Salt Lake Potash Ltd (AIM:SO4) Results of Process Development Testwork

Salt Lake Potash Limited (the Company or SLP) is pleased to report excellent results from SOP process development testwork performed by globally recognised potash process leaders, Saskatchewan Research Council (SRC).

The comprehensive testwork program validates and refines the parameters used in the process plant flowsheet for the Company’s Goldfields Salt Lake Project (GSLP). Importantly, the testwork was conducted on a 60kg representative sample of kainite harvest salt produced on site at Lake Wells.

Highlights from the SRC process testwork include:

High Potassium Recovery Indicated

Ø Bench scale testing on the complete plant process confirms an overall process plant potassium recovery of over 92% is achievable, validating parameters of GSLP mass balance models to date.

Ø SOP produced exceeds the industry high-grade benchmarks of 52% K2O and 54% SO4.

Flexible Process Options

Ø The feed salt can be easily upgraded through removal of coarse halite, reducing the mass feed to flotation by up to 25%.

Ø Both reverse and direct flotation show excellent recovery (up to 97%), providing optionality in process selection depending on brine handling requirements.

Ø Both mechanical cell and column flotation were tested successfully.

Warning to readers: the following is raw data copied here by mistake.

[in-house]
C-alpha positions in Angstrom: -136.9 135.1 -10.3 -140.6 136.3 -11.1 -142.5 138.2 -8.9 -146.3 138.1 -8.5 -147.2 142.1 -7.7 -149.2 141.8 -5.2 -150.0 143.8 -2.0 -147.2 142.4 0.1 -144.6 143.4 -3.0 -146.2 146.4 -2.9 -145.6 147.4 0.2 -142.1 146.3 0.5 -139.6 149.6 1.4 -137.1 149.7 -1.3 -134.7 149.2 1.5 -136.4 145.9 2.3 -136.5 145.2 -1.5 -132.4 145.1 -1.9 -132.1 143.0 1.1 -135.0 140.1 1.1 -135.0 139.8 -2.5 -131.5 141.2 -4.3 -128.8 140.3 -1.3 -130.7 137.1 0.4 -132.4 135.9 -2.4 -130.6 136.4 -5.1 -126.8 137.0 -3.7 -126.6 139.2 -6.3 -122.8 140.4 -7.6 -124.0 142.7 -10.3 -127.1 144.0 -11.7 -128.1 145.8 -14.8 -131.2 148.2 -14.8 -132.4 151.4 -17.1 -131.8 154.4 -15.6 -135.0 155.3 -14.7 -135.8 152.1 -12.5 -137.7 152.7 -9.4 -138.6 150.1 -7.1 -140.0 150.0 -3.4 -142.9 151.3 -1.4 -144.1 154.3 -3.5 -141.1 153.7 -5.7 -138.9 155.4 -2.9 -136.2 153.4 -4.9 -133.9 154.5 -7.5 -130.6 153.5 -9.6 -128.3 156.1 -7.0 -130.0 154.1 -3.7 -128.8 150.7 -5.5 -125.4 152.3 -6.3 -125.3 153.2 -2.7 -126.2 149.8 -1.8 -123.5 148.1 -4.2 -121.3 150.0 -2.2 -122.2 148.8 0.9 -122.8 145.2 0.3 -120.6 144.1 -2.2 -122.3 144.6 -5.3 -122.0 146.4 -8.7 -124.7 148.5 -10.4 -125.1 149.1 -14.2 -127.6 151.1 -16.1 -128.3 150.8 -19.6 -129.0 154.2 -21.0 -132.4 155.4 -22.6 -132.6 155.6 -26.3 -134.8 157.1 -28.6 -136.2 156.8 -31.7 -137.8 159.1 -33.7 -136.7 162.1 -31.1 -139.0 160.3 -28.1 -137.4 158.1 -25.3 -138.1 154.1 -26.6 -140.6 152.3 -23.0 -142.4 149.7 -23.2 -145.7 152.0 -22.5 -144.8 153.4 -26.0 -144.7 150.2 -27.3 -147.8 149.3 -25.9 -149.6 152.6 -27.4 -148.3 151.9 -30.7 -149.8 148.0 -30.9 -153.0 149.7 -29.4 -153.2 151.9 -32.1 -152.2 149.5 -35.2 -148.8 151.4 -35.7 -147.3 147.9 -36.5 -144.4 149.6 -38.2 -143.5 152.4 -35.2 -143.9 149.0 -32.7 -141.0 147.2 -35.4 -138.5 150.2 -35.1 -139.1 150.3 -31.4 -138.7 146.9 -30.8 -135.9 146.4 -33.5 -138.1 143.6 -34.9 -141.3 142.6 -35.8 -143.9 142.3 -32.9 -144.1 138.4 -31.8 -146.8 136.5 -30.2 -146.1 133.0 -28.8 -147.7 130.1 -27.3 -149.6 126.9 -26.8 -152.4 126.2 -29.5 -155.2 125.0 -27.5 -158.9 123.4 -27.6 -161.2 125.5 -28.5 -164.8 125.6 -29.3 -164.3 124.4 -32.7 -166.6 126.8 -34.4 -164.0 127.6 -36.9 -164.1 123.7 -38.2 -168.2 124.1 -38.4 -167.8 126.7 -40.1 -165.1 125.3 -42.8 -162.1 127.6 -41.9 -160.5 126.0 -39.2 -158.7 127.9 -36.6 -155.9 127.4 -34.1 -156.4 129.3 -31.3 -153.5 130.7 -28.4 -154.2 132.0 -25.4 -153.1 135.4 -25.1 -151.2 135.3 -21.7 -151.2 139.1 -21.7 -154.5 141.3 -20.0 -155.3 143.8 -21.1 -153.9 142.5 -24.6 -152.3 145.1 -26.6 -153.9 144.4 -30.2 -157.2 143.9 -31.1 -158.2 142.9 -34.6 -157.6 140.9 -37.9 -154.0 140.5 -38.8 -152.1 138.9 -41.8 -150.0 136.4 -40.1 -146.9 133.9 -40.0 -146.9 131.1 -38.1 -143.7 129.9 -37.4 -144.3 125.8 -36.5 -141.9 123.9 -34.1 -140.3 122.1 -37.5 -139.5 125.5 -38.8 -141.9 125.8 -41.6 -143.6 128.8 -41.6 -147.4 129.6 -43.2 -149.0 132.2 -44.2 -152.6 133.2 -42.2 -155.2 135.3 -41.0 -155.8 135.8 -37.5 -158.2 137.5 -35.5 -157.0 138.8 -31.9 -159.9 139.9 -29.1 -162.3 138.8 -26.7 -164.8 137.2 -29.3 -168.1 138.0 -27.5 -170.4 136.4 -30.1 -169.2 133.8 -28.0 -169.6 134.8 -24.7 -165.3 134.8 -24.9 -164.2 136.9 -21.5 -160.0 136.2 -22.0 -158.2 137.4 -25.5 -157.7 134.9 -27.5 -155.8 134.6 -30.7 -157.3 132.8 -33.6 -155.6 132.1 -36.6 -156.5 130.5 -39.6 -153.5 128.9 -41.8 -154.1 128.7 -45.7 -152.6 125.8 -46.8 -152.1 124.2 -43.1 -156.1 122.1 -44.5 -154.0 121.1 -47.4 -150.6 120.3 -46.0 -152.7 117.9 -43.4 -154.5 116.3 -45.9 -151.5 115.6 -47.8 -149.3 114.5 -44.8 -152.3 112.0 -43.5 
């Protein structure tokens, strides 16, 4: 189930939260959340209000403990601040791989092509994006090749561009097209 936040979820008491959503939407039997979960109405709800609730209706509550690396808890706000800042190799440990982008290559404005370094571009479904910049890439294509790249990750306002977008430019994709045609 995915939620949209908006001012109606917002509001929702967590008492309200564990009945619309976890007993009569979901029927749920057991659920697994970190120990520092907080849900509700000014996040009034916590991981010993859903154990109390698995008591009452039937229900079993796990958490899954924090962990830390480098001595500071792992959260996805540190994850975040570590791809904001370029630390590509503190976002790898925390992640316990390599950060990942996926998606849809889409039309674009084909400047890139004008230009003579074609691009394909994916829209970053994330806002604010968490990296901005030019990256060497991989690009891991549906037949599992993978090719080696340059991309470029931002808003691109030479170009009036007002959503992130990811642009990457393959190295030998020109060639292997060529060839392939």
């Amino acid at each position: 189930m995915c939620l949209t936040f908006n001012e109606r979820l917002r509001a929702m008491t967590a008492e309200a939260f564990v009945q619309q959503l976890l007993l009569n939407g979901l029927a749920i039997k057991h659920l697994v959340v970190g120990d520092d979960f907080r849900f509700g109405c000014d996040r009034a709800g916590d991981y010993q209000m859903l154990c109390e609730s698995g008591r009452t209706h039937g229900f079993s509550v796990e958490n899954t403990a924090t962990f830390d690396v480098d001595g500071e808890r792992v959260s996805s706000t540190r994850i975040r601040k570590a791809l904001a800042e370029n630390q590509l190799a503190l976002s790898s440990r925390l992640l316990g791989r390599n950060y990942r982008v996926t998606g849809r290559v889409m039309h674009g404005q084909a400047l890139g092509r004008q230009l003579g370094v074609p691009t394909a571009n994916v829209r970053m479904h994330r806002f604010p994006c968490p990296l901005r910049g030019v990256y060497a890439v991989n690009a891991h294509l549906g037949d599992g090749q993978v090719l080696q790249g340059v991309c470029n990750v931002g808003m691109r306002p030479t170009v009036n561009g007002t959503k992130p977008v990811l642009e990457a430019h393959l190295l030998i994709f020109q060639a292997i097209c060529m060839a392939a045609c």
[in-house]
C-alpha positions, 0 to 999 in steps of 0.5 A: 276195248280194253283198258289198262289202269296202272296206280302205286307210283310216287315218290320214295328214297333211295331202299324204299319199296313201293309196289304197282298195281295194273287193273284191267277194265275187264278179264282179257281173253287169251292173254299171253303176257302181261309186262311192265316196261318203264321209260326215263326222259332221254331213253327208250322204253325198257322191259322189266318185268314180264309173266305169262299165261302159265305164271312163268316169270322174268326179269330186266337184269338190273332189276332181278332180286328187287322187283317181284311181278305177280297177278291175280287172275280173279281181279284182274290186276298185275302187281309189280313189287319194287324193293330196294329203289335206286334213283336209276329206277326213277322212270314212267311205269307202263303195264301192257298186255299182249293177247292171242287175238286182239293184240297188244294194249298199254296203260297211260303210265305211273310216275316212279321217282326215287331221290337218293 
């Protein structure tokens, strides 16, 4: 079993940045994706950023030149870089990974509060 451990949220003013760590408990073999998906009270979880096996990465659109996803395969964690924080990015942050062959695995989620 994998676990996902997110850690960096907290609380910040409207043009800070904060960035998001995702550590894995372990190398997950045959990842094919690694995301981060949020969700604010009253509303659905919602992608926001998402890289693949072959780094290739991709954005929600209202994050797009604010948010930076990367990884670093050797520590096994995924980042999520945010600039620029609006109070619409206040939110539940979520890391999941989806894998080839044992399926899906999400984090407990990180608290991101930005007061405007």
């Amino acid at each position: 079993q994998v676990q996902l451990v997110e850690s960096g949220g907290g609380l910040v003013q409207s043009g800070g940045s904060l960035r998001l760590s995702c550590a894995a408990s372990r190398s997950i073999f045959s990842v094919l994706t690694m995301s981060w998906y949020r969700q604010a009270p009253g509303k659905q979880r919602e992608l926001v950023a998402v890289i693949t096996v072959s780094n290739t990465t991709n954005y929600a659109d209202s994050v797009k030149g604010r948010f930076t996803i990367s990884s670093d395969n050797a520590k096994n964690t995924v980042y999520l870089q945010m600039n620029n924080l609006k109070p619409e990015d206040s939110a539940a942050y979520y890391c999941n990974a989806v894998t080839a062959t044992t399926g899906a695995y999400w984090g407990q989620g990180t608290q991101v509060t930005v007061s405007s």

Potential for Additional Co-products

Ø The SRC work has opened an opportunity to make a valuable MgSO4 co-product with limited additional process input.

Further Development Work Accelerated

Ø SRC has been engaged to perform selected further optimisation tests followed by a continuous locked cycle operation, to produce significant quantities of schoenite flotation product and SOP to be produced for further testing and marketing.

Commenting on the testwork, SLP’s CEO, Matt Syme, said “We are very pleased with the results received from SRC, the world’s leading potash laboratory, which reiterate the excellent attributes of the Project. The testwork results validate the flowsheet for the GSLP and provide us with a number of important options to further optimize the production process and therefore the Project.”

The GSLP SOP Production Process

The proposed process for production of SOP at the GSLP sees brine extracted from Lake Wells concentrated in a series of solar ponds to induce the sequential precipitation of salts, firstly eliminating waste halite and then producing potassium-containing salts (Harvest Salts) in the harvest ponds.

The Harvest Salts are then treated in a processing plant to convert these salts into SOP, while minimising deportment of sodium chloride (a contaminant) to the product. The SOP production process consists of attrition, reverse flotation to remove chlorides, conversion of the mixed sulphate salts to schoenite, and crystallisation of the schoenite to SOP, before drying and packaging.

SRC Process Development Work

The testwork was performed by the SRC in Saskatchewan, Canada. SRC is a recognized global leader in potash process metallurgical testing. SRC’s Minerals team has the facilities and expertise to design and perform potash processing and metallurgical testing work for the potash industry worldwide.